# FAQ: Code Challenge: Loops - Larger Sum

if you added all the values into a, you would get the sum in a. so what then would sum1 be?
(clearly nothing since it will not run, but as you are trying to use it, that doesn’t fully make sense)

and then if you removed sum1 you’d have next contradiction, you’d be creating a list with a list comprehension, but then not using that list in any way

syntactically, you’re using a statement in place of an expression, similar to how this is not allowed:

``````1 + for n in range(3): n
``````
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Is it possible at all to have the following code in a list comprehension?

``````    for x in lst1:
sum1 += x
for y in lst2:
sum2 += y
``````

isn’t that picking a solution before having figured out the problem?

what problem does list comprehension solve and do you have that problem?

you can also consider if there is something redundant about that code information-wise, what could possibly be removed and what would then remain <- this is often how you would go about finding a smaller way to express something, or alternatively measure how close to minimal something is

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what does a list comprehension do?

it creates a list.

do you want a list?

you have a list.

is there a different list that would be better?

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Because that is a statement, albeit in place. We do not perform actions in a comprehension; we append expressions.

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Hey all!

Just hoping for some help with logic here. My initial solution was:

def larger_sum(lst1, lst2):
big_list =
if sum(lst1) > sum(lst2):
big_list.append(lst1)
elif sum(lst2) > sum(lst1):
big_list.append(lst2)
else:
big_list.append(lst1)
return big_list

how ever this would return another set of [list brackets] around the return value, which otherwise was correct. I viewed the solution to see if I could find anything obvious that I was doing incorrectly or inefficiently. My ultimate question here is surrounding the use of the for loops in this solution block of code:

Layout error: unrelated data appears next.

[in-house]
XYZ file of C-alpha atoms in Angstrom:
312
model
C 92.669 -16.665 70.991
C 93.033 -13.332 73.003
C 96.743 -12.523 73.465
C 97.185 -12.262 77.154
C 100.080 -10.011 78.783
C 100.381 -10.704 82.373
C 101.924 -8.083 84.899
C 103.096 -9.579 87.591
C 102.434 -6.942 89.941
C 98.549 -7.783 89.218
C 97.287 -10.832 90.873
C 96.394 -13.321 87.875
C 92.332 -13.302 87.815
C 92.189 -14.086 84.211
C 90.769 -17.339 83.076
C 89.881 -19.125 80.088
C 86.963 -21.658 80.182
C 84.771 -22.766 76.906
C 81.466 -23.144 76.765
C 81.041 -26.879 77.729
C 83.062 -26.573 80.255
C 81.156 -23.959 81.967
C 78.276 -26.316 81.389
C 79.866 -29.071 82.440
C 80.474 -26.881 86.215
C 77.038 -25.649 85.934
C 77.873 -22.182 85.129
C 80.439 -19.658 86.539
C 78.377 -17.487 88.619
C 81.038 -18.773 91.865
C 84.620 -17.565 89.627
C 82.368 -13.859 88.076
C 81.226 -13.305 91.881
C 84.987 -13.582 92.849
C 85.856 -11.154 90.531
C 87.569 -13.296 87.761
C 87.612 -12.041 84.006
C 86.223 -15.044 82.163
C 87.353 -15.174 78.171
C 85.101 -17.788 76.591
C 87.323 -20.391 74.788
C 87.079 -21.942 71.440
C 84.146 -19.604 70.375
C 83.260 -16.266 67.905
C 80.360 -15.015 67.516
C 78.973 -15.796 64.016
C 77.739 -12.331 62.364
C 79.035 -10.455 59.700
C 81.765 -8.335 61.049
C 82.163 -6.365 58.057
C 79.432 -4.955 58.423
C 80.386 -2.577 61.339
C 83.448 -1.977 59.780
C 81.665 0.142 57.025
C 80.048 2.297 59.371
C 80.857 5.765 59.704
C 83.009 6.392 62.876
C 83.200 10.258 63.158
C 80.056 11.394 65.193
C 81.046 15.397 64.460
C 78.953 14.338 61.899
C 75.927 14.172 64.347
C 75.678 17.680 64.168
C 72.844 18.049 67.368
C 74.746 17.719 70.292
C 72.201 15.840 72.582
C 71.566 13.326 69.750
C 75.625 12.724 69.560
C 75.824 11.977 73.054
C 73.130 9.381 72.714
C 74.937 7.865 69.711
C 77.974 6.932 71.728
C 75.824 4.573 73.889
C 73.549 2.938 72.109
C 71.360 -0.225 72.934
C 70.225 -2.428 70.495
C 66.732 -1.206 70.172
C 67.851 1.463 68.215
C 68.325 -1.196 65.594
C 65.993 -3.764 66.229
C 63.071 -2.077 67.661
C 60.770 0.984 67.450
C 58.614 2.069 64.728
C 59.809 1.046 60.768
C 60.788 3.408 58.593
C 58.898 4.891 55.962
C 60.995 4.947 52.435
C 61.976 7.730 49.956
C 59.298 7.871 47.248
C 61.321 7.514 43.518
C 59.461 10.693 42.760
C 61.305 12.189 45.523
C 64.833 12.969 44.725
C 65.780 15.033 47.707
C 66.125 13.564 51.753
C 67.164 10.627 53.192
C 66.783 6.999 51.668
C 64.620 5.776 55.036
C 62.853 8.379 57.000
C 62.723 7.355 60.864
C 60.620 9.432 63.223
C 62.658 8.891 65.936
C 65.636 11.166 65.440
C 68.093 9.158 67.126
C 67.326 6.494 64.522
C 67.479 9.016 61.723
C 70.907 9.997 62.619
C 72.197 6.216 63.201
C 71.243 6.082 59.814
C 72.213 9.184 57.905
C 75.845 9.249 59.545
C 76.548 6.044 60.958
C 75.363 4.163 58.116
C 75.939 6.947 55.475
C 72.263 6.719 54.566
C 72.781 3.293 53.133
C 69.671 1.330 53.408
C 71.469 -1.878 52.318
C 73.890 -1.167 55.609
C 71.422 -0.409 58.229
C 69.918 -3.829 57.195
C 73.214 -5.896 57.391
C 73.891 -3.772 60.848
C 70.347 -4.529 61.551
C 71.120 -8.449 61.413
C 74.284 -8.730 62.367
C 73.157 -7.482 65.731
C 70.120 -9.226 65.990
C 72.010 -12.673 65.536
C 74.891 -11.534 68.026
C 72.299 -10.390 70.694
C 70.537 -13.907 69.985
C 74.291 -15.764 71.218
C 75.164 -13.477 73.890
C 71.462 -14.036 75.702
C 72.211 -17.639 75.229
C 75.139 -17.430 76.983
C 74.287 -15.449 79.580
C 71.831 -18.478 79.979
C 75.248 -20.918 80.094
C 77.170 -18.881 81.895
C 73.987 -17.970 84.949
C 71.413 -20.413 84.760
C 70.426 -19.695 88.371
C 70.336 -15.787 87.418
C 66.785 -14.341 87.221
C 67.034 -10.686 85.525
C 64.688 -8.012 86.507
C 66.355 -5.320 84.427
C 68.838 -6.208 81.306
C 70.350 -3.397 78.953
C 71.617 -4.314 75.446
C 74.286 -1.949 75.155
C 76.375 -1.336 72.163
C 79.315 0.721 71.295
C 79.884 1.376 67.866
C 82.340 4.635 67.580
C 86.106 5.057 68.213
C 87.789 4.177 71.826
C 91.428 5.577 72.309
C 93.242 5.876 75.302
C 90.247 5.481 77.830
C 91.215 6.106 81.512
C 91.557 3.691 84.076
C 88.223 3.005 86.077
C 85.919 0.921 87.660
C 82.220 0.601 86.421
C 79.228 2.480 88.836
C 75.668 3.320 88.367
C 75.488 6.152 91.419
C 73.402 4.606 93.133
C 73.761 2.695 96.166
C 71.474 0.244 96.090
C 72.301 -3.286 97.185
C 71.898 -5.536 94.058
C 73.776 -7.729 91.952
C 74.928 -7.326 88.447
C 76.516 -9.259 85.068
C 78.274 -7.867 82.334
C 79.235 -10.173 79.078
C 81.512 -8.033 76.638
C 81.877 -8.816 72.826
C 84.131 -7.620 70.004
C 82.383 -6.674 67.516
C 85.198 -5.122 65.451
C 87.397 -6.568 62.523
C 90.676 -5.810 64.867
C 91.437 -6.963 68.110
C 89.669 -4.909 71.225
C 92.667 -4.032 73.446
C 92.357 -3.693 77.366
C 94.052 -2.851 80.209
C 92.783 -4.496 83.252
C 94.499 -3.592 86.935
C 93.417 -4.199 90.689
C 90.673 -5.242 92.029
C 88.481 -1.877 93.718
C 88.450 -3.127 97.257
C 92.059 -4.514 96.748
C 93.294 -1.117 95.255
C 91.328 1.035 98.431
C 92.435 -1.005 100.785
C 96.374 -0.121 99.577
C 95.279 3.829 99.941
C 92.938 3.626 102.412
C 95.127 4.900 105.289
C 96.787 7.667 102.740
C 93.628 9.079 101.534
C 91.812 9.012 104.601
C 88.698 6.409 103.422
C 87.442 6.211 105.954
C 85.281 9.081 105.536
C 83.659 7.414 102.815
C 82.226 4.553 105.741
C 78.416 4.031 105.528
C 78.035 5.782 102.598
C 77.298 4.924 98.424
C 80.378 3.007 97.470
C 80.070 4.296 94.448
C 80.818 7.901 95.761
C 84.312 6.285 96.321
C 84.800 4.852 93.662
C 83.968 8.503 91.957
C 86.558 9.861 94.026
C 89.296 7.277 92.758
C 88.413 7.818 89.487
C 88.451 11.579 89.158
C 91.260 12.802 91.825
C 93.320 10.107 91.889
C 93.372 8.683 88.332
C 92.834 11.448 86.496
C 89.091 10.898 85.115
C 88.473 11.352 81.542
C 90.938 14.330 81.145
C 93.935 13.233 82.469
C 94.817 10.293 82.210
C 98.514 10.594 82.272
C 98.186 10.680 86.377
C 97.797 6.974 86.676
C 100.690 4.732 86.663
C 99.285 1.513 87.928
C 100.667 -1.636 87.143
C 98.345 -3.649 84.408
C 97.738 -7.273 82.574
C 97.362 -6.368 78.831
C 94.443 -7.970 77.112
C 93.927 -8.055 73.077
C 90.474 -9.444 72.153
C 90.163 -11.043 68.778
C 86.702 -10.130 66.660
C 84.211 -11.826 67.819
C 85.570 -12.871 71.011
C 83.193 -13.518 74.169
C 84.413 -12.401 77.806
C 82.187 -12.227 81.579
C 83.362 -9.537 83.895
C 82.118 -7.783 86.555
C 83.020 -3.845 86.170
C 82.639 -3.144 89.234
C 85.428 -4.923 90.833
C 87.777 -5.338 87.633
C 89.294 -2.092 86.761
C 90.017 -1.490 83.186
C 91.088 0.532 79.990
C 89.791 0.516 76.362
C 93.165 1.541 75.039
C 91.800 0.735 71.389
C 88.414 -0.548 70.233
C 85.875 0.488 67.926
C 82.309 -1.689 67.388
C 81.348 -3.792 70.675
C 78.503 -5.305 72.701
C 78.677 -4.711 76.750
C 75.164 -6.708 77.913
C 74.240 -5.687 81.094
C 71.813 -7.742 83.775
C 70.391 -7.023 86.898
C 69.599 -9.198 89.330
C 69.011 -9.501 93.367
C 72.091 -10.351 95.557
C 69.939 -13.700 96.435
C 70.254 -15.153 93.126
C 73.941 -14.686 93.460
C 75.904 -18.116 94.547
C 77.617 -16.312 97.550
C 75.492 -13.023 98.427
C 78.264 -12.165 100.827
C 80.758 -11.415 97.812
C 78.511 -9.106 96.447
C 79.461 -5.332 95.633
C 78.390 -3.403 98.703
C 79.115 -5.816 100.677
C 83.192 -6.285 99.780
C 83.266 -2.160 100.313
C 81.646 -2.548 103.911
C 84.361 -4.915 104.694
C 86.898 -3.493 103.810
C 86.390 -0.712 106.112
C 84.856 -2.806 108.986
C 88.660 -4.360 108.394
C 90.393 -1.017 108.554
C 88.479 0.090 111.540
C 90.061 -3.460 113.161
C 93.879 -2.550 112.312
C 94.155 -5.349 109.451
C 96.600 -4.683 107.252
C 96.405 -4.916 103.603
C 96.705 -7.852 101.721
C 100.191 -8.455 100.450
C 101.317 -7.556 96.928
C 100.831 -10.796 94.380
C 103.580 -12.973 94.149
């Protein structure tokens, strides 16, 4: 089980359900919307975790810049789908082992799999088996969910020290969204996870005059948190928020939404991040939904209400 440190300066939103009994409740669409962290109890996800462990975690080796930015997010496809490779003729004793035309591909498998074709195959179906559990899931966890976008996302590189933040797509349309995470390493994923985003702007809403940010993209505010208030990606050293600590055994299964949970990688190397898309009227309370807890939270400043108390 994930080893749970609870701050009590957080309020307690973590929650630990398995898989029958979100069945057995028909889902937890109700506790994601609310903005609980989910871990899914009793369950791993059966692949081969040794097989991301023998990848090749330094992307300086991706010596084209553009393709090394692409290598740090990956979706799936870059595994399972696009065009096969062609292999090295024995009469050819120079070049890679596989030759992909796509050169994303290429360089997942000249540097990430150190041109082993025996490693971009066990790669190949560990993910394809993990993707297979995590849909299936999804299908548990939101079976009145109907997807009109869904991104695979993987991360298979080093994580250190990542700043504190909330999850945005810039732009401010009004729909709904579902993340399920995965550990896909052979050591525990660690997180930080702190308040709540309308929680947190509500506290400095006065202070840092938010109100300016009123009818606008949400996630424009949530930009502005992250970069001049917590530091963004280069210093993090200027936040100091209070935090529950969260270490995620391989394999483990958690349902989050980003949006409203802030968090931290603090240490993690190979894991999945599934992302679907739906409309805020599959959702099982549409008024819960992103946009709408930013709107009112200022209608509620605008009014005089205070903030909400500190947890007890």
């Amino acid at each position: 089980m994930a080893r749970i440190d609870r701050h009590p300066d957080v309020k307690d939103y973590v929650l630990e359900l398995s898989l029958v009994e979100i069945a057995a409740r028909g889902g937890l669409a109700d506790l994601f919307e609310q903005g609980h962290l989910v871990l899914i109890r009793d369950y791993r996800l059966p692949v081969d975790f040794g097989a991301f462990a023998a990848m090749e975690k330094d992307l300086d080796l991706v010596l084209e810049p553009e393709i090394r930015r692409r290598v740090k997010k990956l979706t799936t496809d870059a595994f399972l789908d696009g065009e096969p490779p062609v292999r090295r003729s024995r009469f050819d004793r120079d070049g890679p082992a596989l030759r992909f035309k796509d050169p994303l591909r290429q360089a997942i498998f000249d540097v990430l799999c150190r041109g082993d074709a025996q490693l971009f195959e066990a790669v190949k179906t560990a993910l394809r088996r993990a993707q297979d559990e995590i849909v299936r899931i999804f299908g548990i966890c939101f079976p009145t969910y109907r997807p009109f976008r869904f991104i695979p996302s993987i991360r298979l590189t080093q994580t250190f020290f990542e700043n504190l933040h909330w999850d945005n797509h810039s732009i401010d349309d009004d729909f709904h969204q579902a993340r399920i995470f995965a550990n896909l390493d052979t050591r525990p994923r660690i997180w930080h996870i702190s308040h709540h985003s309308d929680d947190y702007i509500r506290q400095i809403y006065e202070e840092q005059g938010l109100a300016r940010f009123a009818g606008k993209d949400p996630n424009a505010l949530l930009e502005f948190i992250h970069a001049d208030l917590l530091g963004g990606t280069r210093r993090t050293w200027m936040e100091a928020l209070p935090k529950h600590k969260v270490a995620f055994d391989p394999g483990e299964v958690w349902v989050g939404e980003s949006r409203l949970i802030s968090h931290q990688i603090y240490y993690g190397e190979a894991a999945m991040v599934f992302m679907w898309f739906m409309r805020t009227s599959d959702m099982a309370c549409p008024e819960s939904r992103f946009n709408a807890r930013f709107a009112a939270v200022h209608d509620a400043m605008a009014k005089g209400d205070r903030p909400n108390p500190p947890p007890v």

def larger_sum(lst1, lst2):
sum1 = 0
sum2 = 0
for number in lst1:
sum1 += number
for number in lst2:
sum2 += number
if sum1 >= sum2:
return lst1
else:
return lst2

is this structure less prone to data loss or replication? Simply more efficient?

``````def larger_sum(lst1, lst2):
big_list = []
if sum(lst1) > sum(lst2):
big_list.append(lst1)    #<=  appending a list to a list [[]]
elif sum(lst2) > sum(lst1):
big_list.append(lst2)
else:
big_list.append(lst1)
return big_list
``````

We don’t need to define an empty list, just return one or the other list.

``````def larger_sum(lst1, lst2):
if sum(lst2) > sum(lst1):
return lst2
return lst1
``````

The given solution does not use any built-in functions, but likewise we can still simplify it. List 2 is either larger or not.

``````m = 0
n = 0
for x in lst1:
m += x
for x in lst2
n += x
return lst2 if n > m else lst1``````

If I may, what is meant by built-in functions in regards to the given solution?

Built-in functions are ones that come with the Standard Library, such as, `sum()`.

We can inspect the module if we are curious…

``````import builtins
dir(builtins)
``````

Many of the functions are used internally by Python, but you will recognize some of the ones near the end of the list. The first that is applicable to us in the normal sense is, `abs`.

From this list we can also look up their syntax and usage.

``````>>> help(abs)
Help on built-in function abs in module builtins:

abs(x, /)
Return the absolute value of the argument.

>>>
``````

BTW, we do not need to import builtins since Python does that for us. We have direct access to the functions.

2 Likes

Brilliant!

Thank you again!

2 Likes